field just after the occurrence, testified as
to the three wounds in his back, on bis
band and tbe more serious one on his
breast, pemtralicg to his lunv. He saw
bim tbe n xt ?ay after the occurrence at
his hnme in R ck Inland when RnsenSe'.d
was sitting up, but did not treat him.
Thomas McLarnan. John Reeder acd
Charles Thomas, were the onl" witnesses
called fr the people this morning, and
their evidence was substantially that of
of the other eye witnesses, and with- this
proof the prosecution rested tbeir case.
Xels Peterson was the first witness for
the defense. He was a special policeman
Labor day, and in tbe afternoon, seeing
Rosenfield bothering Colwel', told the
former to leave him alone, which he
promised to do. SiW nothing of the
Tbe defendant then took tbe stand and
told the story of the affray. He said be
went to tbe grounds in the afternoon and
tboagh never having seen Rosenfield be
fore, tbe latter took him by tbe collar and
shook bim calling bim vile names; that
tbe special police interfered and got wit
ness out ot tbe crowd; that witness went
and visited with some friends and on his
way to bis home as be was passing
through the grounds, Rosenfield poured a
glass of beer down bis neck and imme
diately commenced striking him, that
after striking bim twice, the crowd clos
ing in around tbem and s.eing no way
ot escape, s Roaecfield came at bim
again be cut him and as be came at him
a second and third time he cut him twice
more. He denied having his knife open
in bis pocket, but said be opened it as
Ro'en field was omiog at him.
F. W. Calkins. Jr., Charles Post and
Dell Heck, eye witnesses to the assault,
corroborated tbe statements of tbe de
fendant as to what occurred just at tbe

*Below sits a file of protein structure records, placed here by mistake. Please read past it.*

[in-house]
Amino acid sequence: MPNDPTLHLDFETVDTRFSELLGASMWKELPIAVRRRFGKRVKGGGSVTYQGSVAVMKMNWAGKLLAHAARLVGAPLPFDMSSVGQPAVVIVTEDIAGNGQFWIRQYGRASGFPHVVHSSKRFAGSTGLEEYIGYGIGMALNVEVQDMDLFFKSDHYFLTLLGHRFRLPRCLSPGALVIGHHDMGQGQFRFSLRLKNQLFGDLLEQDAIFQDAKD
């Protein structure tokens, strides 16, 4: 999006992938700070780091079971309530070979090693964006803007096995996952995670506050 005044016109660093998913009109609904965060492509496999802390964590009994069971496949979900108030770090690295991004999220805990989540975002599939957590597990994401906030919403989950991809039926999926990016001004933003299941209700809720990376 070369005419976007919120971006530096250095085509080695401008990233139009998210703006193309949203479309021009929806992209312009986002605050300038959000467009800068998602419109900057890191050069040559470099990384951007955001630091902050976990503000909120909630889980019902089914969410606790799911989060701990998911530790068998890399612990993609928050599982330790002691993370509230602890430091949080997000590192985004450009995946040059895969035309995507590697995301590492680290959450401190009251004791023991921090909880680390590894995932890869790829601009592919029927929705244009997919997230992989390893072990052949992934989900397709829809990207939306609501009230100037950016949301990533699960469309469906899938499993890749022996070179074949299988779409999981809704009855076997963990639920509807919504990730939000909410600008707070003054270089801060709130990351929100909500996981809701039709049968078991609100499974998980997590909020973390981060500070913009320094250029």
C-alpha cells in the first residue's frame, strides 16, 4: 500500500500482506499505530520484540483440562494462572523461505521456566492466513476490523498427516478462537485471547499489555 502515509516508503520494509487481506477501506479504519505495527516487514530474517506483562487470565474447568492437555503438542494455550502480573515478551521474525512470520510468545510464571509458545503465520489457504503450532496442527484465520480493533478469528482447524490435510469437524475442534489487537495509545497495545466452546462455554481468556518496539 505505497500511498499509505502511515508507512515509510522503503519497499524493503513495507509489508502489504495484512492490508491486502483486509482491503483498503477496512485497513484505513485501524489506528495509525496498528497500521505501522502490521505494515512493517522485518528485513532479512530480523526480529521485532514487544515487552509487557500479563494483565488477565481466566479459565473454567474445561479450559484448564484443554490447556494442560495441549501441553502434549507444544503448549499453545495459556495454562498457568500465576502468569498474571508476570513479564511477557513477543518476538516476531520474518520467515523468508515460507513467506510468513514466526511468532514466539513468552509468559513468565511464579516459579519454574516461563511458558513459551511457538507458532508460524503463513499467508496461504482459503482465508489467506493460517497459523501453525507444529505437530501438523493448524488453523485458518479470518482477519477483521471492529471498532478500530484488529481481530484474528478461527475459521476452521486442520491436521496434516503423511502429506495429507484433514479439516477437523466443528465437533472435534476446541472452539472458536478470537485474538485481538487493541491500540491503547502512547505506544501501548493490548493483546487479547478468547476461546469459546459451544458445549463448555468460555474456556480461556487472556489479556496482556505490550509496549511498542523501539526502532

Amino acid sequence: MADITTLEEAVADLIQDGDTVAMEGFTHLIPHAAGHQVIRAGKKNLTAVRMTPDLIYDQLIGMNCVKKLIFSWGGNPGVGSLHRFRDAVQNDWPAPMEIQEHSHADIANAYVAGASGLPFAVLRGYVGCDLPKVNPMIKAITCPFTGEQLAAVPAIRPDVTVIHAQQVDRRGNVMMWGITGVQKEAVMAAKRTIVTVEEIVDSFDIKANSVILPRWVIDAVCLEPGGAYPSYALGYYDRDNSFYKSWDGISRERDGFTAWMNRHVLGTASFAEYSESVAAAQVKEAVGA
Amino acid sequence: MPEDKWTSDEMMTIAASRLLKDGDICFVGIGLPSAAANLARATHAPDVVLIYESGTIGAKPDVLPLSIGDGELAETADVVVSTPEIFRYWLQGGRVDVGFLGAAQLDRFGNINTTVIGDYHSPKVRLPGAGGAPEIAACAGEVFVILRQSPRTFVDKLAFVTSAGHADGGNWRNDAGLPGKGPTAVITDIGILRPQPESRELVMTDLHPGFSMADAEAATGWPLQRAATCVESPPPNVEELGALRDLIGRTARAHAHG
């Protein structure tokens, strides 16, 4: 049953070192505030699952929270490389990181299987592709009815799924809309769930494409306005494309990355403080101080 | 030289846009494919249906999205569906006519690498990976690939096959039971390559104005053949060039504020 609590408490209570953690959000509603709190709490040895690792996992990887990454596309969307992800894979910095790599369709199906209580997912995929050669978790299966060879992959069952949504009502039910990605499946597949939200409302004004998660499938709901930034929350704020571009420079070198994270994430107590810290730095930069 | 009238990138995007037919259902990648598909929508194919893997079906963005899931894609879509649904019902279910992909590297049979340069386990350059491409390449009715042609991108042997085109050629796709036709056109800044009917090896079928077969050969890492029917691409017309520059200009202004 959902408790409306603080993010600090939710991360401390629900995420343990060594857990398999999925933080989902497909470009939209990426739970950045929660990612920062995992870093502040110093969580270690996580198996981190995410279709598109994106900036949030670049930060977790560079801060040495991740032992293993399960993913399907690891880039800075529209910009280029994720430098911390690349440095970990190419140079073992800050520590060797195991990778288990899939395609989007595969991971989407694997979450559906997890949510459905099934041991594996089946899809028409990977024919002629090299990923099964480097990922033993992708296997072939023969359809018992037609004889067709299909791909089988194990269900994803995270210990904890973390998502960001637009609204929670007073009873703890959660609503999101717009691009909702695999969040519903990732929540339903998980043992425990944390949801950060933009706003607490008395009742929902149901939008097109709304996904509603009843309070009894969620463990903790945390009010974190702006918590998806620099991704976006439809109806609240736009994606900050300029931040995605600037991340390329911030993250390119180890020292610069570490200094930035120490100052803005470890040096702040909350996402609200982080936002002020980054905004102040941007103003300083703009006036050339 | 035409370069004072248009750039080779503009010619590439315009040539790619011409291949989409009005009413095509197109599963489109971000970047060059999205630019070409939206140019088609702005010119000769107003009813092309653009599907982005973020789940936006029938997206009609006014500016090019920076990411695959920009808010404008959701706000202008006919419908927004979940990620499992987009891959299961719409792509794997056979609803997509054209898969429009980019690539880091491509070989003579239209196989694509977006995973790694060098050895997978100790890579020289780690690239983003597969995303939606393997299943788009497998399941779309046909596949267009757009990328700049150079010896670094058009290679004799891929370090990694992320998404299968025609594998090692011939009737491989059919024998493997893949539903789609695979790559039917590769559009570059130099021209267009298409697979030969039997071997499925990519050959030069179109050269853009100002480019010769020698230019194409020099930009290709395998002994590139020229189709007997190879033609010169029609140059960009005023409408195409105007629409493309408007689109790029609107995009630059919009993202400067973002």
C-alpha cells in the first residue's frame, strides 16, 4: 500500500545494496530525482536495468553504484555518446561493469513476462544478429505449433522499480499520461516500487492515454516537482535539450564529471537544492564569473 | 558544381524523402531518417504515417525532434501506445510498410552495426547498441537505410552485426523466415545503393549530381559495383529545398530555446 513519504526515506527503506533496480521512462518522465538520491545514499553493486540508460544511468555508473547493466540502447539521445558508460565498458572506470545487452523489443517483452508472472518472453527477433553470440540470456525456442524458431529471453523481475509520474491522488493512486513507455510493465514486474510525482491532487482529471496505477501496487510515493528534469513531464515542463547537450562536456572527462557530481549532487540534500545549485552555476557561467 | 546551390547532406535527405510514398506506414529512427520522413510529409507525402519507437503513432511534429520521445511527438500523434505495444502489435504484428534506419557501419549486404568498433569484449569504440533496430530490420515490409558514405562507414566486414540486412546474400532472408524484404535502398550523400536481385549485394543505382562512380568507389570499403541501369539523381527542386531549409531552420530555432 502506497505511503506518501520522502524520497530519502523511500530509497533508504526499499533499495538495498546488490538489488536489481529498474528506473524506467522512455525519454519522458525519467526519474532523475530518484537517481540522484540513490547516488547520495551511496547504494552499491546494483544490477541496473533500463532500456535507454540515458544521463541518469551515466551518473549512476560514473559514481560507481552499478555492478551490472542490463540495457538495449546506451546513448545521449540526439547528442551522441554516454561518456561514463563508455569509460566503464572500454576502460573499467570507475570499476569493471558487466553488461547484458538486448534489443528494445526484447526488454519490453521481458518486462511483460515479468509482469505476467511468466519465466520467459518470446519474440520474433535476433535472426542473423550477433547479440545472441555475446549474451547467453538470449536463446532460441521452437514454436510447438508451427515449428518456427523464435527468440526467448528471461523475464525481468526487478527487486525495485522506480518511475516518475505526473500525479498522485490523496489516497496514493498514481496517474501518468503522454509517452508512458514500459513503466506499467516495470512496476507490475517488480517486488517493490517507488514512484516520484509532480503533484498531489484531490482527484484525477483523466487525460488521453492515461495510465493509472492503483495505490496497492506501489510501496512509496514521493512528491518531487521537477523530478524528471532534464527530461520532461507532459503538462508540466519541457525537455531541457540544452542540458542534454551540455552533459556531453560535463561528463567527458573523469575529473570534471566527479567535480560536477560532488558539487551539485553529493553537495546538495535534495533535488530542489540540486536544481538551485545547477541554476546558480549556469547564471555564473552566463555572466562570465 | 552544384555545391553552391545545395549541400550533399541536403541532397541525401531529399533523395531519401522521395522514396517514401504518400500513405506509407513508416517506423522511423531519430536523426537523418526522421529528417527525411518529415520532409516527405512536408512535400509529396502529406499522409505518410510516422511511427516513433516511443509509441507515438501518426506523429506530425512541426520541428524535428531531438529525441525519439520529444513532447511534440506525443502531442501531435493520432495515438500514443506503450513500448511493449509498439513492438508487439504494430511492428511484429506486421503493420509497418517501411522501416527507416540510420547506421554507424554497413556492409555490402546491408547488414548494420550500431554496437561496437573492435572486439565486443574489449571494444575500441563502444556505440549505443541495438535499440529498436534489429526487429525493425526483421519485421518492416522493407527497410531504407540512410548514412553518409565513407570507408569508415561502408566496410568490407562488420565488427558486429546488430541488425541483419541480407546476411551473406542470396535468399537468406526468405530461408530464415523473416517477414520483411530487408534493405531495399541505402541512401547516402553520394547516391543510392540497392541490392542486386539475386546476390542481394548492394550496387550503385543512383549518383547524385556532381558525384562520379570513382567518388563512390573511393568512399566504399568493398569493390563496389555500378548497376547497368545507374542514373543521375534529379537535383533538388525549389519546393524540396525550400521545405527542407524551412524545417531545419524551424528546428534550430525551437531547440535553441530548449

time of the fracas, although the last
named did not see Roecfi 11 pour any
beer on Colwell, and at this point tbe
case was adjourned until 2 o'clock.'
Judge Smith this afternoon instructed
tbe jury to return a verdict of not guilty.
In the meantime William SIcEniry,
counsel for tbe prosecutor, h-.d by instruc
tions from his client, withdrawn from tbe
I have a large number of old
fashioned whisky glasses, hold
ing on an average one-third as
much as a plain half pint tum
bler,. The demand for common
jelly glasses is eo for in excess
of the visible supply that I
have concluded to offer these
tumblers, assorted, at 25 cents
a dozen, while they last. They
are of the very best glass,
highly polished, UBeful In many
ways after they are emptied.
Q. M. Looslet.
CHMU, OLASS AID LAMF8,
MOV Second Avenue,
Highest of all in Leavening Power. IT. S. Gov't Report, Aug. 17, 1889.
JAHNS & BERTELSEN 1
Tinware And Hgtjsk Furnishing Goods.
1612 second avenue.
ROCK ISLAND, ILL.
: NEW GOODS :
jOdk eas'es, something new.
Jrape tissue paper is used for all kinds
of fancy work.
Ye now have a large stock
o. 9 drawing books.
Can't mention them all. Come and see
Watch for our
GEORGE H. KINGSBURY,
1703, 1705 Second Ave. Telephone 1216.
Chamber Suits, Side Boards,
Hall Stands, Parlor Suits,
A fine Line in the Newest Styles, the best
Assortment Ever Shown at Lowest Prices.
G. O. HUCKSTAEDT,
1811 and 1813, Second Avenue, KOCK ISLAND.
You Can't do Without:
Dr. McKann's CeleliratBil CottghSyn
The very best proration made for Cooghf. Colda, Broncnitle, and aU lorg and
CURES LIKE MAGIC !
Good alike for children and ada'.ts. Two aizee 10 and 25c.
Thomas' Celebrated Kidney and Liver PILLS.
Tbeee pills are fit taking the place of tbe more expensive remedies for all kidney and
"V7"H" "V? Becasee they are easier to Uke. cheaper In pr'ce and give tetter
" -- -- - r cults.
.Give them a trial. TTone equal them. Tbe proprietor will forward them to axy address by
maij, on receipt ot price. C5 centa a bottle. Hide only by
T. H. THOMAS,
Rock Ieland III.
- Special Shoe Sale -
300 Pair Men's Shoes,
250 Pair Ladies' Shoes;
REGARDLESS OF COST
Men's Tan Colored Shoes,
Ladies' Hand Turn Shoes,
Ladies' Hand Turn Shoes,
Ladies Hand Turn Shoes,
Regular Price S3. 00; reduced to f3 85-
'8.504 00; 2 75
6.005 50; " " 3.75
" - 4 00; " . " 2 89
" " 2 50; " - " 1.75
" 8 00; " 8 25
" " 8 50; ' "2 75
" " 4 50: " " 3 25
Remember there is only a limited amout of tbe above bargains, ao come early.
Central Shoe Store,
1818 Second Avenue.
Elm Street Store,
2929 Fifth Arena